Step 5: Case definition for undiagnosed diabetes and prediabetes. NAMCS is more complex than NHANES or HRS in that the use of laboratory testing is determined by clinical decision making. Depending on the state, approximately 15% to 20% of patients have at least 1 diabetes laboratory test (HbA1c or FPG), and this is not a random subset. We used propensity adjustment to account for this bias by adjusting for covariates associated with the occurrence of testing among people not diagnosed with diabetes or prediabetes. The variables age, body mass index, number of physician visits, hospitalization, disability, primary care physician, private insurance, race/ethnicity, practice ownership, and number of medications had a significant association with the use of laboratory tests for diabetes. We then reweighted the nondiagnosed subpopulation so that the weights for the subgroup that received diabetes laboratory testing aligned with the full nondiagnosed subpopulation. The weights for people who were not diagnosed and did not receive diabetes laboratory tests were set to zero.

Adjustments to MarketScan data

MarketScan includes several linked files, including enrollment information (age, sex, and insurance benefits), claims information (diagnosis, procedure, and pharmacy codes for services delivered), and a laboratory file (HbA1c and FPG test results). In states where MarketScan data are available, a sufficient number of records typically exists to make estimates based on records from that state alone.
Step 1: Demographic adjustment. The first step was to adjust the enrollment file to state demographics as in Step 1 for NHANES. MarketScan has national weights derived from the household component of the Medical Expenditure Panel Survey (MEPS) that reflect the number of people who have employer-sponsored private health insurance. We adjusted these weights directly to the state ACS data according to age, sex, and metropolitan statistical area, because MarketScan does not include any other demographic variables or a general health variable. We chose as the target the ACS subpopulation that was employed, commercially insured, and aged 18 to 64, and earned at least $25,000 per year, a proxy for a job that would likely include insurance benefits.
Step 2: Case definition for diagnosed diabetes and prediabetes. We defined cases according to the ICD-9-CM diagnosis codes and medications indicating diabetes or prediabetes (Table 2).
Step 3: Case definition for undiagnosed diabetes and prediabetes. Because the availability of diabetes laboratory test results is determined by clinical decision making, we used a modeling process similar to the process described in Step 5 for NAMCS to estimate the prevalence of undiagnosed diabetes and prediabetes. The only variables available for the development of the model were age, sex, and urban location.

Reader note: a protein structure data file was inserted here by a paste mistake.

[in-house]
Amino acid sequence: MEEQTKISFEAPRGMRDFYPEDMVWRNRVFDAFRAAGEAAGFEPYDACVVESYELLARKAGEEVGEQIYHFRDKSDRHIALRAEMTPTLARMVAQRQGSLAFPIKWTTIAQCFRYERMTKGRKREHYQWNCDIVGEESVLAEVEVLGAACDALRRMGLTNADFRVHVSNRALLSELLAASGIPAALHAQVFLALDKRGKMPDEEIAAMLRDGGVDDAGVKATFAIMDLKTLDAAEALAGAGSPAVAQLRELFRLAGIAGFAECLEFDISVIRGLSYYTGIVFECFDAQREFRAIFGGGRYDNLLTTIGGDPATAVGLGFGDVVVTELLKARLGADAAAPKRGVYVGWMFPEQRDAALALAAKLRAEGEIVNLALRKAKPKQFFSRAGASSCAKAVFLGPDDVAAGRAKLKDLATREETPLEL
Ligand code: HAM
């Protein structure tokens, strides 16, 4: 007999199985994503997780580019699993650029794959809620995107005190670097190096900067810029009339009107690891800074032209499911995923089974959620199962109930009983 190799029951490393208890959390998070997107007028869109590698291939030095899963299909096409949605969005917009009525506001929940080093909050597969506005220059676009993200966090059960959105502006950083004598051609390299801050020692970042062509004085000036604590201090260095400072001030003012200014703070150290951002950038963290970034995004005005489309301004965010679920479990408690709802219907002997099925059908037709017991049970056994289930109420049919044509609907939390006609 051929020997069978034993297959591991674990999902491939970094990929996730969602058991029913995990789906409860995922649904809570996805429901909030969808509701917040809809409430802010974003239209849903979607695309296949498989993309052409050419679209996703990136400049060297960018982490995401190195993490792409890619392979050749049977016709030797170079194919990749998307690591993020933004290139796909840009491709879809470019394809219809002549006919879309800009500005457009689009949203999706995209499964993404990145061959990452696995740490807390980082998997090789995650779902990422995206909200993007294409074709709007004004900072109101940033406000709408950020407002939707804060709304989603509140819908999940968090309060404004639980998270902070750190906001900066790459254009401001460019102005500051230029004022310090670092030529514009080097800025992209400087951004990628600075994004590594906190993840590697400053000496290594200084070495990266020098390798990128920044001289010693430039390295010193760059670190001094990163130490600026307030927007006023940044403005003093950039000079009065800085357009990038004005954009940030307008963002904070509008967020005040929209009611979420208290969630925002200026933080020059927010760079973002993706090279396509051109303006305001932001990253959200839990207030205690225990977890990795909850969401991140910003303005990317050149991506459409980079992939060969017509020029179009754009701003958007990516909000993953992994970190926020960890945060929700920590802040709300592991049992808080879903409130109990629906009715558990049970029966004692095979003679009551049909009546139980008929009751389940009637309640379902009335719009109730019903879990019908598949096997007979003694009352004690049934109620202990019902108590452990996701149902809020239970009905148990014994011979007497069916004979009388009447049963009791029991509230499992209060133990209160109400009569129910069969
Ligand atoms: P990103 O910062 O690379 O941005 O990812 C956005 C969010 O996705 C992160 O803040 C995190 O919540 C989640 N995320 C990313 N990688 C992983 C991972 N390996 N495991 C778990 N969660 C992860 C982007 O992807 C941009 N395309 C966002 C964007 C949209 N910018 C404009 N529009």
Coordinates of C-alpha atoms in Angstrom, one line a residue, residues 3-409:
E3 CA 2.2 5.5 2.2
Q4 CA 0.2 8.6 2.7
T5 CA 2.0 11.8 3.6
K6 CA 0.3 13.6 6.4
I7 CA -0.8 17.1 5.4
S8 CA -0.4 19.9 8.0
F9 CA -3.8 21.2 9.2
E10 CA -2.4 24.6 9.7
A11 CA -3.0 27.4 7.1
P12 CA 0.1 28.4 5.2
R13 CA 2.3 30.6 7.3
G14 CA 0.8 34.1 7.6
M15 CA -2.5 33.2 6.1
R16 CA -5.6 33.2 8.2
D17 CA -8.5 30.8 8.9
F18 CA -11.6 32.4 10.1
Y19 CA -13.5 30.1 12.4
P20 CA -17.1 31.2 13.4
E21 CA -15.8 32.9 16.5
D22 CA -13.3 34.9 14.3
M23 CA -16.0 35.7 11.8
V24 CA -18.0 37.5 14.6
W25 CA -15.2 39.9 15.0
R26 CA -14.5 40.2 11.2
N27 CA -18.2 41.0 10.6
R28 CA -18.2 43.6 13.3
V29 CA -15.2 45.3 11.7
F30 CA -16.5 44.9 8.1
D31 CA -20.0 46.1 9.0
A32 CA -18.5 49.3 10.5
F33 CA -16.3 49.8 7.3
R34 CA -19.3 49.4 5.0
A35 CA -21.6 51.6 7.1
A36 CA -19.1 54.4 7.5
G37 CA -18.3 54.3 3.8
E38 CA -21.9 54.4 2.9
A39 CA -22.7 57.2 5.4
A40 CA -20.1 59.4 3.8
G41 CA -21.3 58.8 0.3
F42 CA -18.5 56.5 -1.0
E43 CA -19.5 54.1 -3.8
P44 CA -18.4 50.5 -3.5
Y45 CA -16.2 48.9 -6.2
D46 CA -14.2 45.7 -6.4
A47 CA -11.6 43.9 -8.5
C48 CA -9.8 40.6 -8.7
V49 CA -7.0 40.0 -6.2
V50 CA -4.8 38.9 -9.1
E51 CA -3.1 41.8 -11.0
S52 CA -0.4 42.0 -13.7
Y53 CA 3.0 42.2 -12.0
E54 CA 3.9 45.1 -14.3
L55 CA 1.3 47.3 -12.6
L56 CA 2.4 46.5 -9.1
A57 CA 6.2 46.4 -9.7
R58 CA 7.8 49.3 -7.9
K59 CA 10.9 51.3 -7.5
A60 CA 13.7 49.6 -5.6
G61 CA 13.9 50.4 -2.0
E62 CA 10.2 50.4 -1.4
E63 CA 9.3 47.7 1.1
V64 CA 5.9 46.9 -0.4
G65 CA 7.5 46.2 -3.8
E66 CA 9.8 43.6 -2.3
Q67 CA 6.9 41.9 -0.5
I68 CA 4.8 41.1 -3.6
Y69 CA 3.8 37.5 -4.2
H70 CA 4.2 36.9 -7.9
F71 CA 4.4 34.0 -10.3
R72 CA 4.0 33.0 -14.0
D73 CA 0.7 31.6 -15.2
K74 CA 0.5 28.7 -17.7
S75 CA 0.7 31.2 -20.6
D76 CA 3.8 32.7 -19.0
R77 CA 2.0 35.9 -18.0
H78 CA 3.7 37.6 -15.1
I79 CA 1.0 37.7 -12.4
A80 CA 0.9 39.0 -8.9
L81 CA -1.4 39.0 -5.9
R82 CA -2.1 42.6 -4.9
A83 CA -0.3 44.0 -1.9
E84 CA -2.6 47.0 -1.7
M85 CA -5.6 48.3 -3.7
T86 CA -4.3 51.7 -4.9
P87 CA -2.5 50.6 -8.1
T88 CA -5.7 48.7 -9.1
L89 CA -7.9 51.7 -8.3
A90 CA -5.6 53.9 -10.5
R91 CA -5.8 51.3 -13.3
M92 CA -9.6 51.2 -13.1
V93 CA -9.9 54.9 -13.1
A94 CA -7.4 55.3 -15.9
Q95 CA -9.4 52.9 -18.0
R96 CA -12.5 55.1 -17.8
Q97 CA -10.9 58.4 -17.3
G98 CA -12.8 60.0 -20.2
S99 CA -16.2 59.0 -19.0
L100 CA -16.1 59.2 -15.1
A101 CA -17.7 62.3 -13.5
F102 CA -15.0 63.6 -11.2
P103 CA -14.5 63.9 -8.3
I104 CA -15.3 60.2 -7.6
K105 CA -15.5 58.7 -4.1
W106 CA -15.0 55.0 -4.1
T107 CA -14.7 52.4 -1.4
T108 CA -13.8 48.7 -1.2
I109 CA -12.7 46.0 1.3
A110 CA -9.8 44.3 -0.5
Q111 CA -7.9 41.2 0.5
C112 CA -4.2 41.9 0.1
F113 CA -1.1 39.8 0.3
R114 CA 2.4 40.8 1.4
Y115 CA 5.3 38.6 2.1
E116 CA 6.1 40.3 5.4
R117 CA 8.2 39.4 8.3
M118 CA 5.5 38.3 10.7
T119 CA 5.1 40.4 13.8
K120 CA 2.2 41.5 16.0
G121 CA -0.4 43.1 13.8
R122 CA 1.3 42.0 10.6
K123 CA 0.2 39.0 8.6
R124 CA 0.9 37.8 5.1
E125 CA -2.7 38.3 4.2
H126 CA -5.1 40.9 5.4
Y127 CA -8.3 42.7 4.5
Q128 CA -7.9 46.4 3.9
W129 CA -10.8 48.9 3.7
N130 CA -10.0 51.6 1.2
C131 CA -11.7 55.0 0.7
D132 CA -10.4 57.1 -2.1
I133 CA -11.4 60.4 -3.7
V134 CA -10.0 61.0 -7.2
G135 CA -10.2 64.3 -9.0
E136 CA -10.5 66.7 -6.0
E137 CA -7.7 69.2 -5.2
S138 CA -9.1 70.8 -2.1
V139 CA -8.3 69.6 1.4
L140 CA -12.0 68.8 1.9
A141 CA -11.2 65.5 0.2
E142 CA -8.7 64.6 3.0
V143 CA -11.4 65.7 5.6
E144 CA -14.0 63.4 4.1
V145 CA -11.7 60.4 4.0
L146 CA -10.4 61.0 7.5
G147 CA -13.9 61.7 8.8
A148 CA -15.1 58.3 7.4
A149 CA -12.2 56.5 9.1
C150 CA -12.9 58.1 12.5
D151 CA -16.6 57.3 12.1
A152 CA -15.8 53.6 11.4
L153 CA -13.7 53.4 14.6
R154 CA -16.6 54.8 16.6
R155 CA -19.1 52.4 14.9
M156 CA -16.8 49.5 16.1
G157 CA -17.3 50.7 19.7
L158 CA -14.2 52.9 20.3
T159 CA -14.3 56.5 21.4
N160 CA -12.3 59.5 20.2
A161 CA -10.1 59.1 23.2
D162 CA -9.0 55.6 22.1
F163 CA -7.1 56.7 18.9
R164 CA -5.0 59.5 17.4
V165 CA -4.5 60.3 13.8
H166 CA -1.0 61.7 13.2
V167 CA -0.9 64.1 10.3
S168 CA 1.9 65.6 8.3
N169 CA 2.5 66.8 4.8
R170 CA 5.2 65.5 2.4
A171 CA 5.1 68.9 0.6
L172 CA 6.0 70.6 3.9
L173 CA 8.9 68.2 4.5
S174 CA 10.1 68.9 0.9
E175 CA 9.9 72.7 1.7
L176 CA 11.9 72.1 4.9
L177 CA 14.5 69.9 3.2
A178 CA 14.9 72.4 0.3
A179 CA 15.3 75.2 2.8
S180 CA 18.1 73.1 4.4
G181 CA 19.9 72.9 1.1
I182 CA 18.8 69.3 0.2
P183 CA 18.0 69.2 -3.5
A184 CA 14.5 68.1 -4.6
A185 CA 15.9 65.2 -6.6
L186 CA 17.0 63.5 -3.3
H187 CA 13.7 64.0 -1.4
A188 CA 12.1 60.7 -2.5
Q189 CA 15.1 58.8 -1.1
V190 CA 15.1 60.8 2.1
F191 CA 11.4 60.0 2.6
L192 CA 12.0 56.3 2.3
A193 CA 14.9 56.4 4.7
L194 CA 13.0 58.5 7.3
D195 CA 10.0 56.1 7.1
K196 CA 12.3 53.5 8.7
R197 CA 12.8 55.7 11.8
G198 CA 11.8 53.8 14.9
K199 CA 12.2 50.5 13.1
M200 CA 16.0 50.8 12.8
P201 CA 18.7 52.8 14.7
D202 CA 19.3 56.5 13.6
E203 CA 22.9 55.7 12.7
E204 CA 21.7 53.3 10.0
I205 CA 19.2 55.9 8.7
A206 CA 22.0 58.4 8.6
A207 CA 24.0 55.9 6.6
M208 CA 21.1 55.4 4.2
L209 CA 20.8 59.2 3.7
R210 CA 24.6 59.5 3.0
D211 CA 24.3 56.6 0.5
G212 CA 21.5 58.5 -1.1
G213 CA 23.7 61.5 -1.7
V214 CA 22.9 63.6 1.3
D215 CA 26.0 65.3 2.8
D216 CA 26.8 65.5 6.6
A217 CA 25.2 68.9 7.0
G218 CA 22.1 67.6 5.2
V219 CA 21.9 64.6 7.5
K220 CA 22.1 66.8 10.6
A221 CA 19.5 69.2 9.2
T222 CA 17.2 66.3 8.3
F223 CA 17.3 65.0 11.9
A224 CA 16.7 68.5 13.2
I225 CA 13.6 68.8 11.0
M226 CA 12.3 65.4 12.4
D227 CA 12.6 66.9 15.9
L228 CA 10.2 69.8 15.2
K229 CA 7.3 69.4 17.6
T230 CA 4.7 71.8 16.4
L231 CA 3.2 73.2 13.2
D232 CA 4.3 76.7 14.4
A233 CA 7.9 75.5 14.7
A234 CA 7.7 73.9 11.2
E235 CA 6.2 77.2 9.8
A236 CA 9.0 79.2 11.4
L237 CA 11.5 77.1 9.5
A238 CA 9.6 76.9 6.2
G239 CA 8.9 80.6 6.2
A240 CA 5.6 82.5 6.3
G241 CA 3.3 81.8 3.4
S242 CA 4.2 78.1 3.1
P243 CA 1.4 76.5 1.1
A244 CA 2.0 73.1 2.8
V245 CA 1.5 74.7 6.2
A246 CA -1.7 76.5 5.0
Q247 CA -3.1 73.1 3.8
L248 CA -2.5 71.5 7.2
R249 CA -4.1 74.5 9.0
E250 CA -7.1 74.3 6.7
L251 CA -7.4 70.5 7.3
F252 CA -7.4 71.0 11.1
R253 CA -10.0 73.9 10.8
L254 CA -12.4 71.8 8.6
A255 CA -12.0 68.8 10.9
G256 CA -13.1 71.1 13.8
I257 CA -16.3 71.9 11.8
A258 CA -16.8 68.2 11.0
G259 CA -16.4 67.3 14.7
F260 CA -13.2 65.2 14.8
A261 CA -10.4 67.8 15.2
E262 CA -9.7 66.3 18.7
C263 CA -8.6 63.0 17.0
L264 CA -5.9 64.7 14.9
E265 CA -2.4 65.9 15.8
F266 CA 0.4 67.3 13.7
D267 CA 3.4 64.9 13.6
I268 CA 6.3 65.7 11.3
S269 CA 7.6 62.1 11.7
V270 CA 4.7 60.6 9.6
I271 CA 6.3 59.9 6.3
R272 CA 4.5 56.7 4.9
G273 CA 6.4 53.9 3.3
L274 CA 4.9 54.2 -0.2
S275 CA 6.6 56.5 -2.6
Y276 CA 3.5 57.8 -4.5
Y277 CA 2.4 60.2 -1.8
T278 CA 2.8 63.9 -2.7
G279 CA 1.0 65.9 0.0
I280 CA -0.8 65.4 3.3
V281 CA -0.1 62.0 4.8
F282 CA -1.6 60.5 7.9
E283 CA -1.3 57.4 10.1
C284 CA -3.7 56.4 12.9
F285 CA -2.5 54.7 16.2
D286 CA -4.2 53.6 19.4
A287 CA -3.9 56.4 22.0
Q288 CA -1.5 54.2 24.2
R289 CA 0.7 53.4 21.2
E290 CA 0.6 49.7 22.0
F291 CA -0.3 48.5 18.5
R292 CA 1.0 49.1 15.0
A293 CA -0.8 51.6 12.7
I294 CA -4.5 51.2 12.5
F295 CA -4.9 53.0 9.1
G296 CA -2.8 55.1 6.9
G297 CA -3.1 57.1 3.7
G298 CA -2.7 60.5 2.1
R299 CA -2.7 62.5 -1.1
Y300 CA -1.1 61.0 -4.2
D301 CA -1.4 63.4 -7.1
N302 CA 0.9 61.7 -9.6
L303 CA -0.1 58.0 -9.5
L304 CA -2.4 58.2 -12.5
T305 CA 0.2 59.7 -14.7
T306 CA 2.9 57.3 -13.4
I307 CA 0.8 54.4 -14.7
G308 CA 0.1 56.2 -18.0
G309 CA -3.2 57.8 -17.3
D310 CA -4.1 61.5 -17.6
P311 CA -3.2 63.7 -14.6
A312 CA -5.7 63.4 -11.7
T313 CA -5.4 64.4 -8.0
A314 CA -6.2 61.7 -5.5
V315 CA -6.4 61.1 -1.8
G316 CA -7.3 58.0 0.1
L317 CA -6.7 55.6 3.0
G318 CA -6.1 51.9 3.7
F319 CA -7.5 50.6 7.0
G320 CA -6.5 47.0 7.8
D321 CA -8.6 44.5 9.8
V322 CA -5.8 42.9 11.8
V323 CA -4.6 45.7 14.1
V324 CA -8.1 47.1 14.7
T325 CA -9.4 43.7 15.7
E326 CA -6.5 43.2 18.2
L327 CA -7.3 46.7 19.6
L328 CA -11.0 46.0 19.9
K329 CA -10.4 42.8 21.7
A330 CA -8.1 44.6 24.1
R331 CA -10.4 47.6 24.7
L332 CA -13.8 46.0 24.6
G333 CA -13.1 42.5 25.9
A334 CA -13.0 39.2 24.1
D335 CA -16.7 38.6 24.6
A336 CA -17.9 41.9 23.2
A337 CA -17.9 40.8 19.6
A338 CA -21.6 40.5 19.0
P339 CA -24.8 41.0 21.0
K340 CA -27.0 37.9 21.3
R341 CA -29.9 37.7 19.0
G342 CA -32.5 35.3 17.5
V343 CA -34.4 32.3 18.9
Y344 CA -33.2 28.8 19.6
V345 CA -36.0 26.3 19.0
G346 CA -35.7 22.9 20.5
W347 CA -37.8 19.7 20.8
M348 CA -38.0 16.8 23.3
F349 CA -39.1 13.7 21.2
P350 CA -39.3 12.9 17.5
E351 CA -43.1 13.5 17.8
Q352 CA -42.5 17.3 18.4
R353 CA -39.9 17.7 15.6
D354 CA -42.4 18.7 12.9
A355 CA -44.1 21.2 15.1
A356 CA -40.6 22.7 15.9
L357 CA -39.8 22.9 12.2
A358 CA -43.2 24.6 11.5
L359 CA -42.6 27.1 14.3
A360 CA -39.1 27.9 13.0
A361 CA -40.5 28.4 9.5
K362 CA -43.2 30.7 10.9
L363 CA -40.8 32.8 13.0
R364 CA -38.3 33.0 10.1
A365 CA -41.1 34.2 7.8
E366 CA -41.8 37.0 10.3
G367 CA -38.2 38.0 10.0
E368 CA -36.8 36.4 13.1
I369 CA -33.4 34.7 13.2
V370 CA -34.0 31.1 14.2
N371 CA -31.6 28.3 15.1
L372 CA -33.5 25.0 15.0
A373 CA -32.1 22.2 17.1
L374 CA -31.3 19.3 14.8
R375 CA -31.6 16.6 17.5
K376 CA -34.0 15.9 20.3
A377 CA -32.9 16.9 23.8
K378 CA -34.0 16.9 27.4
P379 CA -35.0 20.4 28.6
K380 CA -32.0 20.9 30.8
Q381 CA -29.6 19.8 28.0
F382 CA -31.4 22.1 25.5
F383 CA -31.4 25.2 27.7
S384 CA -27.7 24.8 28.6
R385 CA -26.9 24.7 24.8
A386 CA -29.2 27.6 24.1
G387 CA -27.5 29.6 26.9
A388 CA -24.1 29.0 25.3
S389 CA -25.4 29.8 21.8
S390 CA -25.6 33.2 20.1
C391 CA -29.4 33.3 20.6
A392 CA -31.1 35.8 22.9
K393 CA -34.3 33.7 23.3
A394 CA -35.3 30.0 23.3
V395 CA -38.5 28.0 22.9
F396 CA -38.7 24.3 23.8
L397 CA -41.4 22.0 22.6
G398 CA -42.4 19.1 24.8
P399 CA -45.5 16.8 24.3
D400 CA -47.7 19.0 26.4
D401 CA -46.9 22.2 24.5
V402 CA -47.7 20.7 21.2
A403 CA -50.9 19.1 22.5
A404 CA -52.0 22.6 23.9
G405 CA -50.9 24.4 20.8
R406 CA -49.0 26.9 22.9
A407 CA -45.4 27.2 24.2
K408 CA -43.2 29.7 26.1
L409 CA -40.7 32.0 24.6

Prevalence Estimates for Diabetes and Prediabetes in Alabama and California

Our adjustments to NHANES data made a noticeable difference between Alabama and California in the prevalence rates of diagnosed diabetes; the prevalence was 4.1 percentage points higher in Alabama (11.8%) than in California (7.7%) (Table 3). In the adjusted HRS data set, the overall prevalence of diagnosed diabetes was much higher than in the NHANES population (25.3% in Alabama and 22.8% in California), whereas the difference between the 2 states in HRS (2.5 percentage points) was roughly consistent with the difference between the 2 states in NHANES. The prevalence of diagnosed diabetes in the NAMCS population (13.3% in Alabama and 10.0% in California) was higher than the prevalence in the NHANES population in both states. The prevalence of prediabetes (diagnosed and undiagnosed) in the NAMCS data was lower than in NHANES in both states (NAMCS, 28.5% in Alabama and 26.2% in California; NHANES, 40.7% in Alabama and 40.1% in California). In California, the prevalence of diagnosed and undiagnosed diabetes (7.8%) and diagnosed and undiagnosed prediabetes (18.5%) was lower in the MarketScan population than in the other data sets. MarketScan data were not available for Alabama.


This analysis demonstrated a feasible and novel approach for making use of nontraditional data sources for estimating the state-level prevalence of diabetes and prediabetes. We adjusted the data from 4 data sets designed for other purposes (other than the purpose of estimating state-level diabetes or prediabetes prevalence) to reduce several types of bias, thereby making the data sets more representative of state populations than unadjusted data sets are. These methods can be adapted and applied to a range of other survey, administrative, or clinical data sets that contain the diabetes laboratory values needed for surveillance of diagnosed and undiagnosed diabetes and prediabetes at the state or local level. Each data source has characteristic strengths and limitations.